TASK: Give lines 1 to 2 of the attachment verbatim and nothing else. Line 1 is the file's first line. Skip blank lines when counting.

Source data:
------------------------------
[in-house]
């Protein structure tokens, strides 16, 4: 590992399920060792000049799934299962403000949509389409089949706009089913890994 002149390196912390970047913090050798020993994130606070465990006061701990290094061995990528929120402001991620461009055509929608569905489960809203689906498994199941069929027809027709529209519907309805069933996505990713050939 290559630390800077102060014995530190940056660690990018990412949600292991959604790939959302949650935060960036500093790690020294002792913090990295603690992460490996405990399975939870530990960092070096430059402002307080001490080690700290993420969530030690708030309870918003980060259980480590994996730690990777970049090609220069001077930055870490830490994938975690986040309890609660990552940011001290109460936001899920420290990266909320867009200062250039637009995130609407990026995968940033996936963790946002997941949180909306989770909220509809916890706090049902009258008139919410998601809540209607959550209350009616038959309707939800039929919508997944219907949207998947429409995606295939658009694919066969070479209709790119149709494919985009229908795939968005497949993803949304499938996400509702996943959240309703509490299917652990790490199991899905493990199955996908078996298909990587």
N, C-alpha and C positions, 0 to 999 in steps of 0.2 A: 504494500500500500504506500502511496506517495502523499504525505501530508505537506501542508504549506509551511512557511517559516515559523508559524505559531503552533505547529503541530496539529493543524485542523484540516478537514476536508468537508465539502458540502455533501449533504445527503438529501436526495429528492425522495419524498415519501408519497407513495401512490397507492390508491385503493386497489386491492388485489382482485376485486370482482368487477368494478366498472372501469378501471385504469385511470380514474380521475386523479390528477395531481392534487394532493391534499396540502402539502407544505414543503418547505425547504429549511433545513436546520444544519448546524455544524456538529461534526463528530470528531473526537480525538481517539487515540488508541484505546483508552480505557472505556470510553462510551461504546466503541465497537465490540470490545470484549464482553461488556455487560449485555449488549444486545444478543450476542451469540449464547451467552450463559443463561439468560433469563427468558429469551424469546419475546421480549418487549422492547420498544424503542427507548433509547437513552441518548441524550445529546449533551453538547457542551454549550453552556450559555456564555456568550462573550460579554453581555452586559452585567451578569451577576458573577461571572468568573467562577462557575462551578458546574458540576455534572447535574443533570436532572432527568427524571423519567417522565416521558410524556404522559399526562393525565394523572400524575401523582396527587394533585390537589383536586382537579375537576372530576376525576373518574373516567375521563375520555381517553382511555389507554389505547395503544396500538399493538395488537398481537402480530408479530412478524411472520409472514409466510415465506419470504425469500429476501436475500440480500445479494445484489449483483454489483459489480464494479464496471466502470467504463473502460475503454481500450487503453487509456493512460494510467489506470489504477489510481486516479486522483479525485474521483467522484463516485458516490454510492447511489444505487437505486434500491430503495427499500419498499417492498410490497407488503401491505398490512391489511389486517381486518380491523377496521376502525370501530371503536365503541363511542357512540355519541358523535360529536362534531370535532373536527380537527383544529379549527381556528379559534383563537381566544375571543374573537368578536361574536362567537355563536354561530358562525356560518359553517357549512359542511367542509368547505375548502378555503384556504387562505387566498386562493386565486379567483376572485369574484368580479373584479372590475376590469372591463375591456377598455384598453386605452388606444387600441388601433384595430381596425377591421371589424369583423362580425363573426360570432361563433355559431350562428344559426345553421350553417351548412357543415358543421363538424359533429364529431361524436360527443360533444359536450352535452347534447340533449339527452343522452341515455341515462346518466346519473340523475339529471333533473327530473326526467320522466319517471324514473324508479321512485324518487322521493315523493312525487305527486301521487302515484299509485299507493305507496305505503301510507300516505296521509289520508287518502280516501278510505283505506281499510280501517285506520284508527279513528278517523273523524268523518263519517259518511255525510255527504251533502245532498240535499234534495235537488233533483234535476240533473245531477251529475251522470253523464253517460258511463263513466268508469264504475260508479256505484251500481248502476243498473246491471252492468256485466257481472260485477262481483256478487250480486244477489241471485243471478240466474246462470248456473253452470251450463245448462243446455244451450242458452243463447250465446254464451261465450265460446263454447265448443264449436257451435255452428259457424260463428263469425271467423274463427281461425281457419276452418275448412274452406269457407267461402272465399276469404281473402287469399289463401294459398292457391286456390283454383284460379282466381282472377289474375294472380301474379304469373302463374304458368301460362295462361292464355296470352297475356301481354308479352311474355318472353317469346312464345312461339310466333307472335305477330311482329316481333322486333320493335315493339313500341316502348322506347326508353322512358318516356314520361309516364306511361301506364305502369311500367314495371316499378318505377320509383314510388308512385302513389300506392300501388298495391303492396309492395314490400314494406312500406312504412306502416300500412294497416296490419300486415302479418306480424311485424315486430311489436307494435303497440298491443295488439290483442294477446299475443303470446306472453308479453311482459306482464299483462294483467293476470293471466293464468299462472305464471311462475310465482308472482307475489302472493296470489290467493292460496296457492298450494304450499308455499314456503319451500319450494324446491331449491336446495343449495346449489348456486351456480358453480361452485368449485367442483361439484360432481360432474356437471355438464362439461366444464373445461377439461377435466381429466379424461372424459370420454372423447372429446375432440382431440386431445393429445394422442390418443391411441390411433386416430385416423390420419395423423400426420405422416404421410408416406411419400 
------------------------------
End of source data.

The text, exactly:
[in-house]
């Protein structure tokens, strides 16, 4: 590992399920060792000049799934299962403000949509389409089949706009089913890994 002149390196912390970047913090050798020993994130606070465990006061701990290094061995990528929120402001991620461009055509929608569905489960809203689906498994199941069929027809027709529209519907309805069933996505990713050939 290559630390800077102060014995530190940056660690990018990412949600292991959604790939959302949650935060960036500093790690020294002792913090990295603690992460490996405990399975939870530990960092070096430059402002307080001490080690700290993420969530030690708030309870918003980060259980480590994996730690990777970049090609220069001077930055870490830490994938975690986040309890609660990552940011001290109460936001899920420290990266909320867009200062250039637009995130609407990026995968940033996936963790946002997941949180909306989770909220509809916890706090049902009258008139919410998601809540209607959550209350009616038959309707939800039929919508997944219907949207998947429409995606295939658009694919066969070479209709790119149709494919985009229908795939968005497949993803949304499938996400509702996943959240309703509490299917652990790490199991899905493990199955996908078996298909990587």